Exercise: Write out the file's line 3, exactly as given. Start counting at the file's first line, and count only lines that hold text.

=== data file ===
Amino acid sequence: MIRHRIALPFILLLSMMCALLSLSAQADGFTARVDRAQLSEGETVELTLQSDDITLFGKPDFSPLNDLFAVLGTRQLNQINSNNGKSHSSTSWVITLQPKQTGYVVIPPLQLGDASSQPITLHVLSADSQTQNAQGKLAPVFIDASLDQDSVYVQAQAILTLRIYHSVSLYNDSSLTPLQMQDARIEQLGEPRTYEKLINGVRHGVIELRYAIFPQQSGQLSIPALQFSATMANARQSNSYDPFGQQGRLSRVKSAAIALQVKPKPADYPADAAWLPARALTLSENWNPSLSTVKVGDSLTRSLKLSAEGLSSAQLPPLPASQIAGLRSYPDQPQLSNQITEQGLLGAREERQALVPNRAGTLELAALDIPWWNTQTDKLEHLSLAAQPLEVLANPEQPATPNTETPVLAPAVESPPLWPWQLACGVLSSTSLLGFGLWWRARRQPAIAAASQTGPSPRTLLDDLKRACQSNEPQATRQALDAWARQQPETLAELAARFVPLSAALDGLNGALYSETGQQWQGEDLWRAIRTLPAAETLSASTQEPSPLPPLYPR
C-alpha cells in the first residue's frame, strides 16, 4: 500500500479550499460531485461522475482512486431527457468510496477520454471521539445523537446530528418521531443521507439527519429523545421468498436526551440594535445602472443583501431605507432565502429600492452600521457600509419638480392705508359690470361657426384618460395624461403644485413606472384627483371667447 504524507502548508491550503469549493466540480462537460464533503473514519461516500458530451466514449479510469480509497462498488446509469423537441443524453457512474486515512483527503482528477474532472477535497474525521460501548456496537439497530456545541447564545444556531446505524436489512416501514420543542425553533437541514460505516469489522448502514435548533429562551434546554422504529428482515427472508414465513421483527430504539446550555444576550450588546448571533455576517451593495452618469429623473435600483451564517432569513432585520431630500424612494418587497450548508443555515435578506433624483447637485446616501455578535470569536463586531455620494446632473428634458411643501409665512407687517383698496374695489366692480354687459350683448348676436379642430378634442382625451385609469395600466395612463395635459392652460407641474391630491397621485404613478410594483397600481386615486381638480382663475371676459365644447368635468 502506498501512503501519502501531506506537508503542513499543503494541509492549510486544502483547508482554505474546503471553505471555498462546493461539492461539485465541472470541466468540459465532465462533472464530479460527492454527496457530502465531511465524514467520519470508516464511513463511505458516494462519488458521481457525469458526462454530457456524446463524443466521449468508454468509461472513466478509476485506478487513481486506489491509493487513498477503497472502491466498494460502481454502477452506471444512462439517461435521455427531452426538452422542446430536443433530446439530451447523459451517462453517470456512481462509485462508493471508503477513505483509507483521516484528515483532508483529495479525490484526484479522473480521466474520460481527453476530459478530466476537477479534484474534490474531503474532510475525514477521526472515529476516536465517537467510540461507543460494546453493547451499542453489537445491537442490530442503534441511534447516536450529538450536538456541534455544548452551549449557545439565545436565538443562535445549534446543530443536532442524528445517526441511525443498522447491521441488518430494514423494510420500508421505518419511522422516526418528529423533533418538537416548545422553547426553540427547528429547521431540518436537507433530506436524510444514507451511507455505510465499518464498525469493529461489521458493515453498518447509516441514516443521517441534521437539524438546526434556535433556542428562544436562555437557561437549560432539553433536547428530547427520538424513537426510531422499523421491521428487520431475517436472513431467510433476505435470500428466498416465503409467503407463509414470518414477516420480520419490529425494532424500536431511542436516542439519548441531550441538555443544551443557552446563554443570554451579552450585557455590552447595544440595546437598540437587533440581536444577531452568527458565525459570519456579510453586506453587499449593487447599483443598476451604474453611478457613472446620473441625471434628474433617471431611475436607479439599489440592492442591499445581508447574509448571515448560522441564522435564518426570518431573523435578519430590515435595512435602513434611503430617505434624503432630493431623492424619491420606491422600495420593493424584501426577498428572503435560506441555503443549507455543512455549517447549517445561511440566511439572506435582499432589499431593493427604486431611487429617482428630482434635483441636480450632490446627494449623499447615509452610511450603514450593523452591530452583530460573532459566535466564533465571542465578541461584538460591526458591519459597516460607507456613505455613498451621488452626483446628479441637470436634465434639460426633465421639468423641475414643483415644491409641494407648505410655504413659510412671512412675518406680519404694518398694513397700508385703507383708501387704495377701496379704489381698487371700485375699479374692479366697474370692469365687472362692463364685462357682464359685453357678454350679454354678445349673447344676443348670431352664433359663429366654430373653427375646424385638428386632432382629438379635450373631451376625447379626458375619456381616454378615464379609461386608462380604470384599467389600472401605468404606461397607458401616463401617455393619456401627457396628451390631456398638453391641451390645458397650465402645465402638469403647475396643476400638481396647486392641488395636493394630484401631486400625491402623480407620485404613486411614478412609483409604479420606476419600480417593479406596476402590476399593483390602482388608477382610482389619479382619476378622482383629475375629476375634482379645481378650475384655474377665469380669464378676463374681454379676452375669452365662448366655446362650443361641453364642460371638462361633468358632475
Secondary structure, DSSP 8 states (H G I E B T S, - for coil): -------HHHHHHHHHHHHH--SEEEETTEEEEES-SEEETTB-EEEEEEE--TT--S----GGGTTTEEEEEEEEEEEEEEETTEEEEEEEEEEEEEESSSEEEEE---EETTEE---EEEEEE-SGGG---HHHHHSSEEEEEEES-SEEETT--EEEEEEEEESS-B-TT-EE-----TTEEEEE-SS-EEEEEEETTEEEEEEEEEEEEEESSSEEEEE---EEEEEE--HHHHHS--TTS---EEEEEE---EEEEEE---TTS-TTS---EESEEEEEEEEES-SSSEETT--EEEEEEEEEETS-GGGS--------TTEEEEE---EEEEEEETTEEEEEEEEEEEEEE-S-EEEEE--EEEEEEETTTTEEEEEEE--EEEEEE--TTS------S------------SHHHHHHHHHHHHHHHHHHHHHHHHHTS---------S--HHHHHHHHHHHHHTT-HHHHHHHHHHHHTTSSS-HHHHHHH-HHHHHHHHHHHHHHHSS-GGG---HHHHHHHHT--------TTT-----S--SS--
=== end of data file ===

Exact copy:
Secondary structure, DSSP 8 states (H G I E B T S, - for coil): -------HHHHHHHHHHHHH--SEEEETTEEEEES-SEEETTB-EEEEEEE--TT--S----GGGTTTEEEEEEEEEEEEEEETTEEEEEEEEEEEEEESSSEEEEE---EETTEE---EEEEEE-SGGG---HHHHHSSEEEEEEES-SEEETT--EEEEEEEEESS-B-TT-EE-----TTEEEEE-SS-EEEEEEETTEEEEEEEEEEEEEESSSEEEEE---EEEEEE--HHHHHS--TTS---EEEEEE---EEEEEE---TTS-TTS---EESEEEEEEEEES-SSSEETT--EEEEEEEEEETS-GGGS--------TTEEEEE---EEEEEEETTEEEEEEEEEEEEEE-S-EEEEE--EEEEEEETTTTEEEEEEE--EEEEEE--TTS------S------------SHHHHHHHHHHHHHHHHHHHHHHHHHTS---------S--HHHHHHHHHHHHHTT-HHHHHHHHHHHHTTSSS-HHHHHHH-HHHHHHHHHHHHHHHSS-GGG---HHHHHHHHT--------TTT-----S--SS--